Sankalpa is the practice of setting an intention which is formed in the heart and the mind. In Sanskrit, “san” means “connecting with the highest truth”, and “kalpa” means “promise” or “resolve”. It can be a vow or resolution that may be set at the beginning of each asana practice, or held in the heart as a larger intention for life going forward.
As I step on to my mat, I find it to be a beautiful way of focusing my mind and really becoming whole within myself. I ask: how does my heart speak to me today? What is the overriding feeling? What is it that I wish to honour or appreciate? Who could do with a little loving kindness or a few warm wishes today? How is my body feeling? Do I wish to focus on a particular posture, movement or way of being? What is my mind saying? Is there an overriding thought, something pressing that I want to express through my practice? Take time to settle into your body and really feel into the thoughts, feelings and sensations that it presents to you.
The beauty of sankalpa is that it will flow organically. Don’t worry if you don’t find a concrete intention emerging immediately. Sometimes, you may find that there are a few vague, nebulous sensations and thoughts but nothing that speaks clearly to you. It can be difficult to focus your mind initially. Particularly, as you start your practice and quieten yourself out of the everyday buzz of life. Breathe slowly and steadily to slow your thoughts down. Your sankalpa may shift during your practice. Allow it to flow. It takes time to cultivate sankalpa. It may take days, weeks or years for an intention that really resonates authentically with you to emerge.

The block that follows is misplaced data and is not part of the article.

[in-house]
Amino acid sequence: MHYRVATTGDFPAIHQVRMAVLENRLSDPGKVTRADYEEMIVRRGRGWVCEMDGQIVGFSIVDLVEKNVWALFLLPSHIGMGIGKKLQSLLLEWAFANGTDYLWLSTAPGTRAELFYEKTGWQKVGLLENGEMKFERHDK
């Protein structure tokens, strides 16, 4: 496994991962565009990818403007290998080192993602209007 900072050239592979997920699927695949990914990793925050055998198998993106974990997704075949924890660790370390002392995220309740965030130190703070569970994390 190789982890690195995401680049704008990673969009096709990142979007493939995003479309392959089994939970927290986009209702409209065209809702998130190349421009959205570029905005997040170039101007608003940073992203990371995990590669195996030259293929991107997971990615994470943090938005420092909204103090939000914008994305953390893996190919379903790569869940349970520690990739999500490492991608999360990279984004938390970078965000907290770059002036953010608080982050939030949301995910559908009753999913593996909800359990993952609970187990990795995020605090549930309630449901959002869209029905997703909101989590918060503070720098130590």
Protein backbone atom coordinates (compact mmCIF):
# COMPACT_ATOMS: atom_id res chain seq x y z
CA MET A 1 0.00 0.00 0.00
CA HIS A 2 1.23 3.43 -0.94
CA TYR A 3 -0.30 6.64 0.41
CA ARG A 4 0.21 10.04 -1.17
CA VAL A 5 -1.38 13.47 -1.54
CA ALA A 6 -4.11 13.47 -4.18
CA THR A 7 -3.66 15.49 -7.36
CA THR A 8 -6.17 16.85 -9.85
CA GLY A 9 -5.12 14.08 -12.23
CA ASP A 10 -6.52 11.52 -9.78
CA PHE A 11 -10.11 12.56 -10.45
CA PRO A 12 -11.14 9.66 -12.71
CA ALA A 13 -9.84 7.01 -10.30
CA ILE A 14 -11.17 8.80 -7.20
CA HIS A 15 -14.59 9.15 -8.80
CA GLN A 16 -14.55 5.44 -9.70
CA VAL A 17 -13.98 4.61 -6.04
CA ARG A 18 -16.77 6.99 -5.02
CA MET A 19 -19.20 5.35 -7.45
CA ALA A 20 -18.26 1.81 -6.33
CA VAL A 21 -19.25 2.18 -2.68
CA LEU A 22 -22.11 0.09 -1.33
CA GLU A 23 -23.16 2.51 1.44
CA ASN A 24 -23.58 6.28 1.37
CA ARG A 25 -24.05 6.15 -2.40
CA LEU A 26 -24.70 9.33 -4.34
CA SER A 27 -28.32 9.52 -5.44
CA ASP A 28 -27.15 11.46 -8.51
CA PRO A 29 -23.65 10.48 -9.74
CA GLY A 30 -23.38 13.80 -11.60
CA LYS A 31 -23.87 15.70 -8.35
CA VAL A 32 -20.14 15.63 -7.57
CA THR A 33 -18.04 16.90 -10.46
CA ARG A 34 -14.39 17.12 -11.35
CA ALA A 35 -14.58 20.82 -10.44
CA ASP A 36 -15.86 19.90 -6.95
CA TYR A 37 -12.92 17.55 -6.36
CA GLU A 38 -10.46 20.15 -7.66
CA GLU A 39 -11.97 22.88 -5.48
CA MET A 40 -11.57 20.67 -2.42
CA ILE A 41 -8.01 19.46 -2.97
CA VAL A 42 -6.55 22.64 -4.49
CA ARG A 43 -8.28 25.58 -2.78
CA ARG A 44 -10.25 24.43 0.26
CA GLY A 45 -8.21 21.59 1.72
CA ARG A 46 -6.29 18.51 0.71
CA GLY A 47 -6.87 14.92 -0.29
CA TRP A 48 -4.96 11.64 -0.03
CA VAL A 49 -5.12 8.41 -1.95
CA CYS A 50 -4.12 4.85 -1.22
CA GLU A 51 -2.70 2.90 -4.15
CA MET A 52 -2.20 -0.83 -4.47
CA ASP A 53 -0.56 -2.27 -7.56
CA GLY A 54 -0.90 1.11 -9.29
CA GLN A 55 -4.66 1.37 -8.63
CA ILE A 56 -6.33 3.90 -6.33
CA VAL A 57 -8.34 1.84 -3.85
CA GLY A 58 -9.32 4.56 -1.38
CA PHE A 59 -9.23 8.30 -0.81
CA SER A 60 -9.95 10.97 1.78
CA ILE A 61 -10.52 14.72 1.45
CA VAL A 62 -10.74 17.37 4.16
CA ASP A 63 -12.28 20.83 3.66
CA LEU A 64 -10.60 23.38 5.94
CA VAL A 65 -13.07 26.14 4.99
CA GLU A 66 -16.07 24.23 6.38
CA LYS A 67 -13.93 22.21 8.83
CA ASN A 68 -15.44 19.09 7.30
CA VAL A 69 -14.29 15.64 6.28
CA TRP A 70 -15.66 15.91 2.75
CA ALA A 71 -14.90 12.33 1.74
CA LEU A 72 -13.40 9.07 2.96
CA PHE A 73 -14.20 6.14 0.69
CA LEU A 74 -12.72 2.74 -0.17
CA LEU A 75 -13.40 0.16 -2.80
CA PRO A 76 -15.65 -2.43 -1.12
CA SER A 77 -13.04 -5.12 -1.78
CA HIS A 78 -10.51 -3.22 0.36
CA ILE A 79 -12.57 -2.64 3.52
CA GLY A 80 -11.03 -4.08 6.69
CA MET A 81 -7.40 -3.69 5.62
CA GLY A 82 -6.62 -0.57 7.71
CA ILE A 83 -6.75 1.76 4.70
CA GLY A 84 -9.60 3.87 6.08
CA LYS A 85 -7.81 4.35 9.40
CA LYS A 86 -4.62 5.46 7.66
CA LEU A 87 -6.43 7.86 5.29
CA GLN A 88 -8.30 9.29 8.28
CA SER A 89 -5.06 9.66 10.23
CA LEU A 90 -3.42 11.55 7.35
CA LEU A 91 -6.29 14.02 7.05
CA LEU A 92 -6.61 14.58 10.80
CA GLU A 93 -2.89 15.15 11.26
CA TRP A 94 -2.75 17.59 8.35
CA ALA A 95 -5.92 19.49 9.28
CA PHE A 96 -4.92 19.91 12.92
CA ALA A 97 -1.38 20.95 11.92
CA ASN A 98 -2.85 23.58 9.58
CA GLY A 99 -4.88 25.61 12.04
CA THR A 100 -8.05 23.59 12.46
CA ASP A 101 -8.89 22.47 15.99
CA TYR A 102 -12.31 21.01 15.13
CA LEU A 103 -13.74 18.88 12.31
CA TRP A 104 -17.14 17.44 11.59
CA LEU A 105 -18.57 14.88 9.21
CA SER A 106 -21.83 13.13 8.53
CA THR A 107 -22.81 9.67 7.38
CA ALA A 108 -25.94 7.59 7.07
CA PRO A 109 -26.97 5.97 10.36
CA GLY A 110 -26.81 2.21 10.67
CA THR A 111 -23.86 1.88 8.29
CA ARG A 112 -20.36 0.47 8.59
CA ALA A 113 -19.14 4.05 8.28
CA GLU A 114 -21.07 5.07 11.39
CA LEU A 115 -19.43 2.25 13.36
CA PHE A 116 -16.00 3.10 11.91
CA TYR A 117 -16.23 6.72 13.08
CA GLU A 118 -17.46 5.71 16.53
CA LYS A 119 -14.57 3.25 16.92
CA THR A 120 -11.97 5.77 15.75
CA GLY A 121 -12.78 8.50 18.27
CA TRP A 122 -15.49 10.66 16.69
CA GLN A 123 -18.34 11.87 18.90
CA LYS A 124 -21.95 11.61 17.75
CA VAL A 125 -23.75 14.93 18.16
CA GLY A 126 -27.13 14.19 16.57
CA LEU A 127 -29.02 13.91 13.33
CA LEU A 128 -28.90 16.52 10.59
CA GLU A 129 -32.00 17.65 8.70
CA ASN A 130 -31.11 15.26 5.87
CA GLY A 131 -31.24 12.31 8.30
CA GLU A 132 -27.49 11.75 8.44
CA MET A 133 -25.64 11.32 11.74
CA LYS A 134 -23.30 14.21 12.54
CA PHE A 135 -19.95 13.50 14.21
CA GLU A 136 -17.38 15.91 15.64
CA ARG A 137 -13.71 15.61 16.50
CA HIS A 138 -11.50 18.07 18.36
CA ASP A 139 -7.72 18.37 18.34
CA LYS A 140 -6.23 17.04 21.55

Just notice the sensations, the feelings, the thoughts. Allow them to gather, settle and speak to you. Don’t judge yourself harshly if an intention isn’t appearing. Be kind to yourself. Discovering sankalpa is highly individual. Sit with the concept and allow it to grow to be real and authentic for you. The more you play with the idea and experiment, the more you may find that it assists you with your practice as a form of meditation, becoming a point to which you can return again and again throughout your practice and as you move off your mat. With habit, you may find that it focuses your attention, enhances your awareness and aids you in your day to day activities.
I am still discovering my sankalpa. I find it to be a great way of focusing my heart, mind and body, enhancing the meditative side of my practice and coming into a clearer awareness of myself.